He instead substitutes a ‘devil dressed like a woman, with fireworks and by doing this it could be suggested that he is warning Faustus that he will be denied the blessing of a lifetime companion and only have superficial relationships with ‘courtesans’ if he embarks upon a deal with Lucifer. We can also gain a sense of friendship from Faustus’ view, he refers to Mephistopheles as ‘sweet’ and although this is can be noninsured to be an oxymoron, Faustus is consistently clear about his portrayal of Mephistopheles. On numerous occasions he seeks comfort in Mephistopheles, When Mephistopheles shall stand by me, what God can hurt thee Faustus? ND in both this example and Faustus final words ‘Ah! Mephistopheles’, strikingly, one finds that Faustus is only able to renounce God and accept his fate, when Mephistopheles is there to guide him. This interpretation, however, can also be understood in terms of Mephistopheles and his striking devilish characteristics and thus him being a manipulative tempter’. This supports the idea that the play is written in the form of a ‘morality play which were popular in England around the late Middle Ages and which told stories about the progress of the soul and humanity relationship with virtue and temptation.
As Faustus experiences the ‘staying of blood’ when he attempts to sign his contract with Lucifer, it is Mephistopheles who brings a ‘chafer of coals’ to liquefy the blood once more. He even goes on to state ‘O what will not I do to obtain his soul? Which suggests both desperation and deceit. When Faustus consequently species a diving message ‘Homologue’, Mephistopheles distracts him from repentance and tempts Faustus with political power, symbolized by crowns, and wealth and luxury, symbolized by rich apparel.
It also is interesting that once Faustus has signed the contract, Mephistopheles contradicts his earlier descriptions of heaven and tries to reassure Faustus that heaven is not ‘such a glorious thing as he imagines in an attempt to stop him from repenting. Although Faustus wants to learn by experience, and asks to see Rome, Mephistopheles distracts him by suggesting some fun at the pope’s expense- justly corrupting Faustus Teller Telling. I Nils travel Detonator pushes Faustus to believe that he is too far gone’ for forgiveness from God and thus further exemplifies the striking, manipulative characteristic within Mephistopheles.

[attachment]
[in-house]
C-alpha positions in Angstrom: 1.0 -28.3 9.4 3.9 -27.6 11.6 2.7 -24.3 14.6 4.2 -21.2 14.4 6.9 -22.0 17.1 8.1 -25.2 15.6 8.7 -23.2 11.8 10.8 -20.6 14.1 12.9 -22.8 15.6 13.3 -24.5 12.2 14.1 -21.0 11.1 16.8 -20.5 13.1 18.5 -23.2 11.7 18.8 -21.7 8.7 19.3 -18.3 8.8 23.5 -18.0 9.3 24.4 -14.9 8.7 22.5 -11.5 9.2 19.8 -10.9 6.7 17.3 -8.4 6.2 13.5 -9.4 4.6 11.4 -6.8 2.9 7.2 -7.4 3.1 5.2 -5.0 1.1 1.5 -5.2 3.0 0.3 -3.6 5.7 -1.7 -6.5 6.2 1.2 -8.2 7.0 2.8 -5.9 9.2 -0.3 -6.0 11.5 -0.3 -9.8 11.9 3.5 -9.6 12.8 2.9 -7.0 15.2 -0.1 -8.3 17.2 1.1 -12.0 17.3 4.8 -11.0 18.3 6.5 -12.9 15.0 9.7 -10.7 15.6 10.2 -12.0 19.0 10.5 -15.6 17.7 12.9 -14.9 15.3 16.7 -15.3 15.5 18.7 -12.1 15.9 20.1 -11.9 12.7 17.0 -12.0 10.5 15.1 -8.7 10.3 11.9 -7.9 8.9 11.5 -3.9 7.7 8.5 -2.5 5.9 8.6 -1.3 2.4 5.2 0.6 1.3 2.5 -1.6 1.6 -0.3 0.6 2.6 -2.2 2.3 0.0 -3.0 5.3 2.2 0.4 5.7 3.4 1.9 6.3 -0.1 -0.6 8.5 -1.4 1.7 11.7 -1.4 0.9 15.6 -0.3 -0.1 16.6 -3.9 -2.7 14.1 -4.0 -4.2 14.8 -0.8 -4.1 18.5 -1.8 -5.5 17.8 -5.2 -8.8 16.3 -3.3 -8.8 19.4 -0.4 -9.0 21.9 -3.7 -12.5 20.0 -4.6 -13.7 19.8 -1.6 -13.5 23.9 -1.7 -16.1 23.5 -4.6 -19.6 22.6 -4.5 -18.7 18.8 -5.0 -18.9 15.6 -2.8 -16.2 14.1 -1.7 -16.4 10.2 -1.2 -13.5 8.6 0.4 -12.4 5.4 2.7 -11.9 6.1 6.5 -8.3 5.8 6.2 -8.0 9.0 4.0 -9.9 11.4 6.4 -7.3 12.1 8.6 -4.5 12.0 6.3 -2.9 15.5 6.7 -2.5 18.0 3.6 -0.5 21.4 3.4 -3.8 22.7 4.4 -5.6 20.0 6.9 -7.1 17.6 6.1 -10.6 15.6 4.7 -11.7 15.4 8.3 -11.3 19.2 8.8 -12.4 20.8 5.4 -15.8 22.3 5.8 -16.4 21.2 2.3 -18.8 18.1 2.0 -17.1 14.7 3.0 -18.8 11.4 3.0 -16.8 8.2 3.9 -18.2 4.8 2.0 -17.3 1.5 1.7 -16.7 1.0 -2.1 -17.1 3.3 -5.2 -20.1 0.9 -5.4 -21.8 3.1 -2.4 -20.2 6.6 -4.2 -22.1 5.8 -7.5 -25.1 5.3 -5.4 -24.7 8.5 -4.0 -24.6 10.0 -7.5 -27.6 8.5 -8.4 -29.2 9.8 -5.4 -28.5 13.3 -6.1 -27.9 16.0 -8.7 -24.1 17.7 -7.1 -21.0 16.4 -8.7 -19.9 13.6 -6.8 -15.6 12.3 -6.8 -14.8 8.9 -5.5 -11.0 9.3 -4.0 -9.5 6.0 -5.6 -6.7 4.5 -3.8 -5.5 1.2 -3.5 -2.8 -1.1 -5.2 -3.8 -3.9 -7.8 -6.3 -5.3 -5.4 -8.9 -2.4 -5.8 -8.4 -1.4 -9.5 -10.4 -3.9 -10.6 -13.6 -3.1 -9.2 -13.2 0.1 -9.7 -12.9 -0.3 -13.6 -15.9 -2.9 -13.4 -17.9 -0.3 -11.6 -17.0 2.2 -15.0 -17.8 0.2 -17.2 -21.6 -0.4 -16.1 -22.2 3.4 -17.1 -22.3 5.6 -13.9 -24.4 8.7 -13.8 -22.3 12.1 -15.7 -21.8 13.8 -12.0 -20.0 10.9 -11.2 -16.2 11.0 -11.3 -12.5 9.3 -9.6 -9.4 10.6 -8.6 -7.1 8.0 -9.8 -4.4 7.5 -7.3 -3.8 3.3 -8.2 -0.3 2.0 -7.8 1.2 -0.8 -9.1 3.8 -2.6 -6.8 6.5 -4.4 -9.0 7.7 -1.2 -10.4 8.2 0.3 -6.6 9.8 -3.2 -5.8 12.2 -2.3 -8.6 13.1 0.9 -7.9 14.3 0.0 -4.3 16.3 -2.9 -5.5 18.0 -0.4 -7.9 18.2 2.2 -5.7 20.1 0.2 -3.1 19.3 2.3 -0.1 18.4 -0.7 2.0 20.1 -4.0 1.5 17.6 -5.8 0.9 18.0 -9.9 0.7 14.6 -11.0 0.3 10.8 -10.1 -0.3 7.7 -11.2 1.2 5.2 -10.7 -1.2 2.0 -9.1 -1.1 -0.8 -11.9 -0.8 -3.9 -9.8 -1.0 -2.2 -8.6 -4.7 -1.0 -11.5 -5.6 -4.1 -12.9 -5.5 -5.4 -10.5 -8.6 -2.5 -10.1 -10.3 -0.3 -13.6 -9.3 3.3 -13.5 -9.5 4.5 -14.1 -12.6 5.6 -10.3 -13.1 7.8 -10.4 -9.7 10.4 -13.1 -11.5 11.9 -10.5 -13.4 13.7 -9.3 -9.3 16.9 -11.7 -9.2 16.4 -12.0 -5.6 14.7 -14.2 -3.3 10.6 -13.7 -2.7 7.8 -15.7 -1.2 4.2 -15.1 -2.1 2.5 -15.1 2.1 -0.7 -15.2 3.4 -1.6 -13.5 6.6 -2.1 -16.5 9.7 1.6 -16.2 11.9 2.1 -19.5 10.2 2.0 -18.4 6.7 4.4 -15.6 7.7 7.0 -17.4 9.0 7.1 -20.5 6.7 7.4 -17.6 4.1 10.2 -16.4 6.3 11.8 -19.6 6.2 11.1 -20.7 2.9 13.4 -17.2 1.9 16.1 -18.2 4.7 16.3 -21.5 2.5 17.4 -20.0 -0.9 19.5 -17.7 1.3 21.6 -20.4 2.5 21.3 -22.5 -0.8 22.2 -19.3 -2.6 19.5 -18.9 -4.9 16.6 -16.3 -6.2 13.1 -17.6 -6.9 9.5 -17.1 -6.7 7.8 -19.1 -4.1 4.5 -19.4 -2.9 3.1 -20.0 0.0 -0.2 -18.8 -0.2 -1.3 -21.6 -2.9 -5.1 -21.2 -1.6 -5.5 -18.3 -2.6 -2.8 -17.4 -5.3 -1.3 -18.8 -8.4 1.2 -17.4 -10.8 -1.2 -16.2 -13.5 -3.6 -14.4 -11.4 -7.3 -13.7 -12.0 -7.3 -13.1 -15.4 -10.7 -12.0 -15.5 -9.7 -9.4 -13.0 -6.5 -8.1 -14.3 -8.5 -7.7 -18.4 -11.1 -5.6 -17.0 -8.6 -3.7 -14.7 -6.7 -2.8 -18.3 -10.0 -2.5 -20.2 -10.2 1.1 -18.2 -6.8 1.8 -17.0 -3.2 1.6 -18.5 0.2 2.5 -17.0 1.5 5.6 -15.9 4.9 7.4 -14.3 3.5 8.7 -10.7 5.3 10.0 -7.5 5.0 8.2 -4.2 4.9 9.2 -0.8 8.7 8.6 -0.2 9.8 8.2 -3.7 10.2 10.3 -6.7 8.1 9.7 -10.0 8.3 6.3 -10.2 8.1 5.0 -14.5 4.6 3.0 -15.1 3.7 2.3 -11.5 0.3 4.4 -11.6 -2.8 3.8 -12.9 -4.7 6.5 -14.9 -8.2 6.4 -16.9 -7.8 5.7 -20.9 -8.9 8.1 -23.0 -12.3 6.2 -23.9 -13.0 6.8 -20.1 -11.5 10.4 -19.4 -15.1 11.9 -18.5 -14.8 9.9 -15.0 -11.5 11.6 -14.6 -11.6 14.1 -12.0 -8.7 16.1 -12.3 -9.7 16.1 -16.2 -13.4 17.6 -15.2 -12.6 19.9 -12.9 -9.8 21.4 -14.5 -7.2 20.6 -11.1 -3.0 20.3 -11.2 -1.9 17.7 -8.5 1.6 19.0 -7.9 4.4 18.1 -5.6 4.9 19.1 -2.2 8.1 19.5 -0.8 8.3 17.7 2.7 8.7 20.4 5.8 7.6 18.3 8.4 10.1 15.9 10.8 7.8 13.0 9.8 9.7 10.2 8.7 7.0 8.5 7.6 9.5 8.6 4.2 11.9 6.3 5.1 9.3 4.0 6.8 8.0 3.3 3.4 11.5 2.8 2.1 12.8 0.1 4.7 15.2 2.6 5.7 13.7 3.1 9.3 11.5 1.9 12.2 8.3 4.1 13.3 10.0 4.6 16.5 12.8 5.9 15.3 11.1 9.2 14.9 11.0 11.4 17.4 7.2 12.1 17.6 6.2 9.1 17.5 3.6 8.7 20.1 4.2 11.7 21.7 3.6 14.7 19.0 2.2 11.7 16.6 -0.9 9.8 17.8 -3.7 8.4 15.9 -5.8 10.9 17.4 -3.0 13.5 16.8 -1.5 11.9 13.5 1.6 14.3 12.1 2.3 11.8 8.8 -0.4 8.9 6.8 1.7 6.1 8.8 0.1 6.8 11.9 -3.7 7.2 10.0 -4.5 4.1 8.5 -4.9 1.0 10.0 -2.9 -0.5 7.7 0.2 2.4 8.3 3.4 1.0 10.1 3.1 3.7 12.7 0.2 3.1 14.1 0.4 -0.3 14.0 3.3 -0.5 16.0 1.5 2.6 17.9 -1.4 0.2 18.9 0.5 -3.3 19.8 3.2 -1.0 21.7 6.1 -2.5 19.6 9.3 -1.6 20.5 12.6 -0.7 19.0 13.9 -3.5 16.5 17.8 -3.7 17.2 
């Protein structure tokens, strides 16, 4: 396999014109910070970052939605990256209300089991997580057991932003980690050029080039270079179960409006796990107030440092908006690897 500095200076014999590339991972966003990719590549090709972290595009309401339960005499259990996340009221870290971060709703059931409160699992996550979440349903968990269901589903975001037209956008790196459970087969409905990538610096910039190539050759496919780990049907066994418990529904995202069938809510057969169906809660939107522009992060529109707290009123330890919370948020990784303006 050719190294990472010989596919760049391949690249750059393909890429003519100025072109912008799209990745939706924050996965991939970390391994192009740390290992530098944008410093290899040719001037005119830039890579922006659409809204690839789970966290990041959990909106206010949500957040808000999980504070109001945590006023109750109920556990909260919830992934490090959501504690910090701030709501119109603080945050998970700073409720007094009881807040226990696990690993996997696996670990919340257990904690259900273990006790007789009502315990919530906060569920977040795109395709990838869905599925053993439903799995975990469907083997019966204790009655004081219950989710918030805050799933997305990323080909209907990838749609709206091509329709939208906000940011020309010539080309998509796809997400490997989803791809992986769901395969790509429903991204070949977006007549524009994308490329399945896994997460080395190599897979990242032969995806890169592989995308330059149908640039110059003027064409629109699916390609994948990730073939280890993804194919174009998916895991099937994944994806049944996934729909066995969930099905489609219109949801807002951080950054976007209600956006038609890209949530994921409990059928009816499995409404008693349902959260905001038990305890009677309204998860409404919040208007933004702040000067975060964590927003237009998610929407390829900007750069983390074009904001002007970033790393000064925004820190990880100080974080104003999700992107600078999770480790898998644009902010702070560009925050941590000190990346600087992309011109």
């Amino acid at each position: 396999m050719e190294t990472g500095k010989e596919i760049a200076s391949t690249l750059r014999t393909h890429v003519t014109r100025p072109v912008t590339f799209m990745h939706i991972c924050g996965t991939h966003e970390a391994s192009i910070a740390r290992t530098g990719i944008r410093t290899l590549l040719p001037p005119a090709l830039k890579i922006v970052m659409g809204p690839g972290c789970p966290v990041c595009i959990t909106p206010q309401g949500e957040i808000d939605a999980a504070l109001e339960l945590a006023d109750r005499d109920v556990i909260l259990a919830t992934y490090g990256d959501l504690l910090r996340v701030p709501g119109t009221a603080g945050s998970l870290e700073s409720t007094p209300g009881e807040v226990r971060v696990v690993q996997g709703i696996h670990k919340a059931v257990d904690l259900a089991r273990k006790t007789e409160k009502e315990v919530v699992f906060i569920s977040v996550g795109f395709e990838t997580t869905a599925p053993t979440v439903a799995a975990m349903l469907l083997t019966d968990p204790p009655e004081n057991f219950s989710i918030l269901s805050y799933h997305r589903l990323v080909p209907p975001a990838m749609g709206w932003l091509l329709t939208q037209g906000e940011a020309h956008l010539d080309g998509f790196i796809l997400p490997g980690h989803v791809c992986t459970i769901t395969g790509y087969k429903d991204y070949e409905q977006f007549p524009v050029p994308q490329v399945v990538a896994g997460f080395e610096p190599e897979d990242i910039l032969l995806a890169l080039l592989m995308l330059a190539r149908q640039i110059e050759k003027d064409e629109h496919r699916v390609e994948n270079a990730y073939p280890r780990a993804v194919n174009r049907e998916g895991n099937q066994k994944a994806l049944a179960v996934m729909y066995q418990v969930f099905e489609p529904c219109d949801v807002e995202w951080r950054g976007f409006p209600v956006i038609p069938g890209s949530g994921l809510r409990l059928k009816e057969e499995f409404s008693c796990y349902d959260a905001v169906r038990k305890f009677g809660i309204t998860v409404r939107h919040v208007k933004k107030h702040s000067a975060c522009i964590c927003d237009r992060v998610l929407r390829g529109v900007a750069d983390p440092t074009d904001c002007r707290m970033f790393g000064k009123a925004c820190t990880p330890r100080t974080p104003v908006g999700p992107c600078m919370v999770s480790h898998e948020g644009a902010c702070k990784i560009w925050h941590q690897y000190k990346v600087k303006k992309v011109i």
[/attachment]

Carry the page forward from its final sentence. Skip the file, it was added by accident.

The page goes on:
He also urges Faustus to commit the ultimate sin (suicide) by handing him a dagger in hopes that he will die and so put himself beyond hope of salvation. It is actions like these which seem to contradict any ideas of friendship’ between the two characters, however, because Mephistopheles is influenced ultimately by Lucifer, Marlowe may eve been trying to suggest that if Mephistopheles weren’t so corrupt and tortured by hell, he would maintain his previous attitude and continue to warn Faustus.
This can also be supported by the idea that Faustus was condemned from the very beginning of the play. When Mephistopheles does warn Faustus of hell, Marlowe uses anaphora and repeats the words ‘me’ and ‘l’ when describing all of the things he will do with his new powers. This shows Faustus to completely disregard Mephistopheles warning (despite no manipulation from Mephistopheles) and the responding sentence structure in a sequence of clauses shows Faustus to be ‘gushing and completely, selfishly caught up by the gothic element of being driven by some all-consuming passion.
Marlowe further developed this idea by using references to the sin ‘gluttony, for example words such as ‘sweet’, ‘glutted’ and ‘surfeits’. This serves to give the impression of a ‘gorged’ ‘renaissance ideal’, which few people of the era were considered to be, and thus demonstrates to the audience that by knowing too much’, one can lose their sense of Judgment- again making Faustus ate appear inevitable- for instance when he perceives the seven deadly sins to feed my soul’ and describes ‘O how happy I were then’ as opposed to feeling repulsed and fearing them.
Farm supported this idea and suggested that Mephistopheles ‘appears because he senses in Faustus magical summons, that Faustus is already corrupt, that indeed he is already in danger to be damned nonetheless’. And so, if Faustus is shown to be ‘in danger to be damned nonetheless’, Mephistopheles cannot be considered as a ‘striking tempter’; he was merely doing his Job.